Last Pawn Shop in New Jersey: Poems
New York Journal of Book’s editor, Lisa Rojany, forbids its writers from the first person. There is no I in books, I suppose, and I suppose also that she is correct: a book should be judged on its merits alone. “Presence implicates the missing,” poet James Hoch writes in his poem “Sunflowers,” in this third book of his, and he’s right. She’s right.
So a book reviewer should not mention that they have received, and read, Hoch’s latest book after a month of daily tending, physically and emotionally, to their aging father trying his darnedest to die, nor should they mention the obvious and prejudicial connection to Hoch’s book confronting the recent departure of his mother. Nor would they note the reality that Hoch’s book isn’t about that, not really, and this review isn’t about that, not really.
It’s about life, you see: ugly, beautiful life. Last Pawn Shop in New Jersey takes a great deal from the late Stanley Plumley’s late book of late poetry: both use death as catalyst but understand that death is punctuation. Presence implicates the missing.
So much of successful poetry lives in the elevation of the mundane: few people have the bombastic life experience needed to craft compelling memoir unadorned. The real art is in understanding the exceptional parts of being unexceptional: countless poets have built fame out of nothing more than falling in love. Hell, Dylan Thomas won one award after another just by falling off bar stools.
Hoch, here, has done nothing of note: He’s raised a son, he’s lost a mother. Nevertheless, he shows it all with a painter’s brush, a gallerist’s tour of tableaus of a life, whose thick daubs of oil are still wet. “you are only looking at a painting you almost walk into,” Hoch tells us, and the painting is of the still life of his life, the still life of all lives, of raising sons and losing mothers, and falling in love and yes, even writing book reviews under the great duress of the ordinary.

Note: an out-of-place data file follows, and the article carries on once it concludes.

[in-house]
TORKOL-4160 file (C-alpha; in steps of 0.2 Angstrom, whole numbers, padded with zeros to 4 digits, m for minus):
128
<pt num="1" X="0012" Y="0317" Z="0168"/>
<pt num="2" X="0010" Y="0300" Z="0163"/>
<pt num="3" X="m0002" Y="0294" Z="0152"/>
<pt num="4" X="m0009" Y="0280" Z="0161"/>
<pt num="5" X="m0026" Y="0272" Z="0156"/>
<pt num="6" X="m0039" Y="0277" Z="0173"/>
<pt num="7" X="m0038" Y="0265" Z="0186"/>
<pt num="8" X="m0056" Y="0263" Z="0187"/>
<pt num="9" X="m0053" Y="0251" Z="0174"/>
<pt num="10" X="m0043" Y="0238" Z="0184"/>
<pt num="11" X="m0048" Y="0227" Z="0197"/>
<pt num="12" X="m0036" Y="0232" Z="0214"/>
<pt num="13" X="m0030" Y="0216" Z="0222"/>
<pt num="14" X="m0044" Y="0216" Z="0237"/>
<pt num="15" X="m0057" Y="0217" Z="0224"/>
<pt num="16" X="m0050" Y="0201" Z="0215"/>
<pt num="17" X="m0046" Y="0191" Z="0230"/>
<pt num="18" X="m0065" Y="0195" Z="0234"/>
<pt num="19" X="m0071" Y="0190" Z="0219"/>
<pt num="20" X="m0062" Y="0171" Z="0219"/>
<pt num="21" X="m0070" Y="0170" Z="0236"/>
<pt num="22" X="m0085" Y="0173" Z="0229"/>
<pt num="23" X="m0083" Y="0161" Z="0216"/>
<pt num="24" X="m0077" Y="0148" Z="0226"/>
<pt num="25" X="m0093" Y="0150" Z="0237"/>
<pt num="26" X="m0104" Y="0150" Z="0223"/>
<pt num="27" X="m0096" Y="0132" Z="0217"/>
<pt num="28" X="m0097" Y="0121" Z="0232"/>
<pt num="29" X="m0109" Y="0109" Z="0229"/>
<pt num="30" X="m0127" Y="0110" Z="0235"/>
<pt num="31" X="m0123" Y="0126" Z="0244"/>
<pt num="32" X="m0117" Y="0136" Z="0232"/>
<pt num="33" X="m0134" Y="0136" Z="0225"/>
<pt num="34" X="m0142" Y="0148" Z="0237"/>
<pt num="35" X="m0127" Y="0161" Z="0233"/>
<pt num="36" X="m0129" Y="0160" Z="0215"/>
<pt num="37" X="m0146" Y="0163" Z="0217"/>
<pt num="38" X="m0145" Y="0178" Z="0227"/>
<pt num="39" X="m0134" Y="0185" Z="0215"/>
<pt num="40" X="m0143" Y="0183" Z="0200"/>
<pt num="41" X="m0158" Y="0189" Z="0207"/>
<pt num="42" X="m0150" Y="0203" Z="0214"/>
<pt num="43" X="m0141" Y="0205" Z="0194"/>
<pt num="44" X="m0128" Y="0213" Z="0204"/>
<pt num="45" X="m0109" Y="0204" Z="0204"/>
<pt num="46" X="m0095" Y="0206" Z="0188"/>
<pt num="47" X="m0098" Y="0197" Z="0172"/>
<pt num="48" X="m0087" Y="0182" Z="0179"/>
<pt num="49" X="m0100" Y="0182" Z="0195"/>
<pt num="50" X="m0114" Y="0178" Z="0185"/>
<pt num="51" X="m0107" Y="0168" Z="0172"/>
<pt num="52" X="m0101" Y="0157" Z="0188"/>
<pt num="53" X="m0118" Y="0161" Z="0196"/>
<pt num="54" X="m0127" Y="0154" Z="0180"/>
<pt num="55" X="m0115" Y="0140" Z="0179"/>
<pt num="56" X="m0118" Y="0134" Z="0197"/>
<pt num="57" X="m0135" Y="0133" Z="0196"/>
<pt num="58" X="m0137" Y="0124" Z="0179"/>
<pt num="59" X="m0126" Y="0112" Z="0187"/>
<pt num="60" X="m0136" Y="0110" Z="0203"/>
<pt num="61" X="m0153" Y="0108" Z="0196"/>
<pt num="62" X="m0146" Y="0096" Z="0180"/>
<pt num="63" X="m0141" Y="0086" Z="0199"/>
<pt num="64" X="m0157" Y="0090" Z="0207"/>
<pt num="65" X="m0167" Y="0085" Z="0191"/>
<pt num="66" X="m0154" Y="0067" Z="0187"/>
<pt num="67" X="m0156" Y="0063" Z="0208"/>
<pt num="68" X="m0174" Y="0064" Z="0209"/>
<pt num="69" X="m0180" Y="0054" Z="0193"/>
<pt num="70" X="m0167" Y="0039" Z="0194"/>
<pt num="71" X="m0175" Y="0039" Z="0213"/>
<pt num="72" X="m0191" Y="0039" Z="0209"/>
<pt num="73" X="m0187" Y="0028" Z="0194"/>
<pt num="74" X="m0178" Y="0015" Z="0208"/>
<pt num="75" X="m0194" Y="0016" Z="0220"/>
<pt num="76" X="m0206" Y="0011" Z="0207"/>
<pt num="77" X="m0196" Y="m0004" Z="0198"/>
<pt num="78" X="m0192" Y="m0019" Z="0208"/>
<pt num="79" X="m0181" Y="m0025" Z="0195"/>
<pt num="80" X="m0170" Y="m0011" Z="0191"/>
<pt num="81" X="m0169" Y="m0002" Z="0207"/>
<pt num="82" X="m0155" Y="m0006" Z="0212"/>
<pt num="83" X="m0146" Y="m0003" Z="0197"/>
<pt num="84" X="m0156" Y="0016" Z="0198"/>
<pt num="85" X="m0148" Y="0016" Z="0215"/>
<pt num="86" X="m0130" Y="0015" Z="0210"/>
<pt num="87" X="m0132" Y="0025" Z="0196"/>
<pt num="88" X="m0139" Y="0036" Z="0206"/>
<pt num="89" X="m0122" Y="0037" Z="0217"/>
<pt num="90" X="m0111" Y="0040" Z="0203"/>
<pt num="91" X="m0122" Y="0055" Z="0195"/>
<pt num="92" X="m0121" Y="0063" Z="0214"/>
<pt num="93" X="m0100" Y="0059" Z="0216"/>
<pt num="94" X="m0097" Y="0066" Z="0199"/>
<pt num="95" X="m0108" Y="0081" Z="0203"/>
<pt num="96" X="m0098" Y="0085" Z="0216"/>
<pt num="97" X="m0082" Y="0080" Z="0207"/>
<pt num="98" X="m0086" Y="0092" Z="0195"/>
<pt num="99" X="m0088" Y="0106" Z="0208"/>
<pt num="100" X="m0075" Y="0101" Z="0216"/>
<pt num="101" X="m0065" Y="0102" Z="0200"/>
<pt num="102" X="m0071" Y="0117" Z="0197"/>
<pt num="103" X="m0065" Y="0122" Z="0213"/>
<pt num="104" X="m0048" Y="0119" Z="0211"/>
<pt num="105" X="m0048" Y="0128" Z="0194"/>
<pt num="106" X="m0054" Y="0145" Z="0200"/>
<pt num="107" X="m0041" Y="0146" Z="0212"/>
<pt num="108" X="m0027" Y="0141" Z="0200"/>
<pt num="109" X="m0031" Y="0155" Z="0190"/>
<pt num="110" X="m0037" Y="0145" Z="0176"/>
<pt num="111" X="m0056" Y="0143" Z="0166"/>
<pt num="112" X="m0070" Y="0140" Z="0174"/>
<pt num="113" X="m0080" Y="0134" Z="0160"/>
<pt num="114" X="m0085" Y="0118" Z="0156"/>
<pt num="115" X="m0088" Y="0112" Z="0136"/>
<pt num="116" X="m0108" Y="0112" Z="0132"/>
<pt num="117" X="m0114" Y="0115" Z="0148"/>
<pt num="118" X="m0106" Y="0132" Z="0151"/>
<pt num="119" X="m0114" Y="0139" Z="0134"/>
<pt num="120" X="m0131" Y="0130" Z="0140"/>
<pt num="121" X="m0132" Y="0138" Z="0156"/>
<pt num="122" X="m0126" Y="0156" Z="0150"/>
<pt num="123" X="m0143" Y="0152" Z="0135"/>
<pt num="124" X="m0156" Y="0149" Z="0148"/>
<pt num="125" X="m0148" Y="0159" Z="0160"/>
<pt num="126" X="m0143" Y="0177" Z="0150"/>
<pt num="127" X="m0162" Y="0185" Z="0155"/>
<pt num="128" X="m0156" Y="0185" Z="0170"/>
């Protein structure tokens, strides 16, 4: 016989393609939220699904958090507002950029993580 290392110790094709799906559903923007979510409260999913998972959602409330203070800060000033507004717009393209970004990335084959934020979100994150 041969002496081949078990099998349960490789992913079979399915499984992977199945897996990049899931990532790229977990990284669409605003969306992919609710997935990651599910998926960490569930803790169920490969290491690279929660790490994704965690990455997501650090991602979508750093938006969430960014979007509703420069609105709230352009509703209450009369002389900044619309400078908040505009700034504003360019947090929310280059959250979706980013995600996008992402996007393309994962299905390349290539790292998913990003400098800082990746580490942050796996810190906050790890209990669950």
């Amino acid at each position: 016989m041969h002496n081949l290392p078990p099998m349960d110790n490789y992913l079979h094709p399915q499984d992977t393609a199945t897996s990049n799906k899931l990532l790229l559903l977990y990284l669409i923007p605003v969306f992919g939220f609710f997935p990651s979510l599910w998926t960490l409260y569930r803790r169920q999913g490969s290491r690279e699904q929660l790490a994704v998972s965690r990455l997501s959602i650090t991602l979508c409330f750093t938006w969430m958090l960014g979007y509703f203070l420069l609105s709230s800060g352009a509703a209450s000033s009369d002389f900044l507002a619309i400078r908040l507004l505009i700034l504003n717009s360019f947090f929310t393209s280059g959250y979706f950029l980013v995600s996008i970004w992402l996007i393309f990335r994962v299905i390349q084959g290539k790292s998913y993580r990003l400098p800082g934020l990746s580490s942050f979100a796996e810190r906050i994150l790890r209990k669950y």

Hardly any of us are James Hoch, and yet there is a little of all of us in here. It’s fitting that so many of the poems here take place in art museums, when so much of art is an analogue for life. Those still life paintings he’s walked us up to, like all paintings and all lives, do not hold up well to scrutiny: if you look closely, you can see that all the fruit has started, slightly, to wrinkle and crack. The fish’s eyes have filled with clouds. The artist wants you to pause, for imperfection.
Hoch’s new book is dedicated, in part, to his old mentor Plumly, whose last volume arrived just a little too early to accompany this worthy effort of the student he’d had in life. You can feel Plumly’s echoes everywhere here: the assumption of, and appreciation for, the death that each of us owes and the many visits it makes upon our lives while we wait to repay it, and all the beauty we can find along the way. Hoch tends Plumly’s garden beautifully, and with tremendous elegance, opening with a prayer and a confession that would have felt just as comfortable in his mentor’s final book:
“Yes, we are scared. Yes, we tire
being afraid, pleading now
in that light, that damn light.”
There is no I in book reviews, so a book reviewer should not note current experience, but instead leave one criticism: This book is slender, thinner than a cigarette, but with such tight quality it’s not hard to see the appeal in that. Hoch came here with a job to do and did it without any need to wave his arms or misdirect the crowd. He came to make a painting, not to frame it.
The only criticism a third-person book reviewer could make, if any, is this: In the presentation of artwork, one should always be sure to curate to make a good first and last impression, and Hoch has here buried, along with his mother, his finest poem in the middle of the book. Page 57. She is gone, he is tired. It is an ordinary part of life. “In the end, you have to go home, he opens the poem, you have to leave the hospital room / where you stand bedside, though / there’s no bed anymore.” He takes you through the hospital corridors—his, perhaps, or yours, or anybody else’s, even a book reviewer’s—past nurses you’ve seen, doctors you’ve met, doors you’ve walked through. He takes you to the parking garage—maybe it’s his in Ramapo, but it’s probably just as easily yours. He tells himself, he tells yourself, that your body needs to be yours again. “But all that’s fiction, he reminds, a person you have yet to be. Right now, grief is simple: Find the car, / let the engine run some, take care / not to damage anything on the way out.”
There is no I in book reviews, but there’s plenty in this book. And plenty of you, as well. Invest the time. Hoch is right: in the end, you have to go home.